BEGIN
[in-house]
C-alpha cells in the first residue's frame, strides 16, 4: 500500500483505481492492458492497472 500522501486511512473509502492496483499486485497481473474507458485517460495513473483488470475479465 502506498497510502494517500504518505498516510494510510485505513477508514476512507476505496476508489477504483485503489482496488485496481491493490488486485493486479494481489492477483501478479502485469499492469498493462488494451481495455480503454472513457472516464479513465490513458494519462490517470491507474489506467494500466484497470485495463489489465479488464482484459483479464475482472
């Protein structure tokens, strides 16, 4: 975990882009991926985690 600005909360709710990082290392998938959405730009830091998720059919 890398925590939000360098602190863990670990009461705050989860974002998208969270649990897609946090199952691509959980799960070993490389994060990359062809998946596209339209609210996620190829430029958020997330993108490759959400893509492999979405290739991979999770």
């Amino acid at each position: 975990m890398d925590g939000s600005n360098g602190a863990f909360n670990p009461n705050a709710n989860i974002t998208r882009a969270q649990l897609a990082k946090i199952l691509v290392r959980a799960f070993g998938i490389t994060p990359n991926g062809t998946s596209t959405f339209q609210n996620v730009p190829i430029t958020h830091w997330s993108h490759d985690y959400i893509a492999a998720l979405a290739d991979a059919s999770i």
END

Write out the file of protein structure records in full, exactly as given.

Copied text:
[in-house]
C-alpha cells in the first residue's frame, strides 16, 4: 500500500483505481492492458492497472 500522501486511512473509502492496483499486485497481473474507458485517460495513473483488470475479465 502506498497510502494517500504518505498516510494510510485505513477508514476512507476505496476508489477504483485503489482496488485496481491493490488486485493486479494481489492477483501478479502485469499492469498493462488494451481495455480503454472513457472516464479513465490513458494519462490517470491507474489506467494500466484497470485495463489489465479488464482484459483479464475482472
């Protein structure tokens, strides 16, 4: 975990882009991926985690 600005909360709710990082290392998938959405730009830091998720059919 890398925590939000360098602190863990670990009461705050989860974002998208969270649990897609946090199952691509959980799960070993490389994060990359062809998946596209339209609210996620190829430029958020997330993108490759959400893509492999979405290739991979999770």
């Amino acid at each position: 975990m890398d925590g939000s600005n360098g602190a863990f909360n670990p009461n705050a709710n989860i974002t998208r882009a969270q649990l897609a990082k946090i199952l691509v290392r959980a799960f070993g998938i490389t994060p990359n991926g062809t998946s596209t959405f339209q609210n996620v730009p190829i430029t958020h830091w997330s993108h490759d985690y959400i893509a492999a998720l979405a290739d991979a059919s999770i």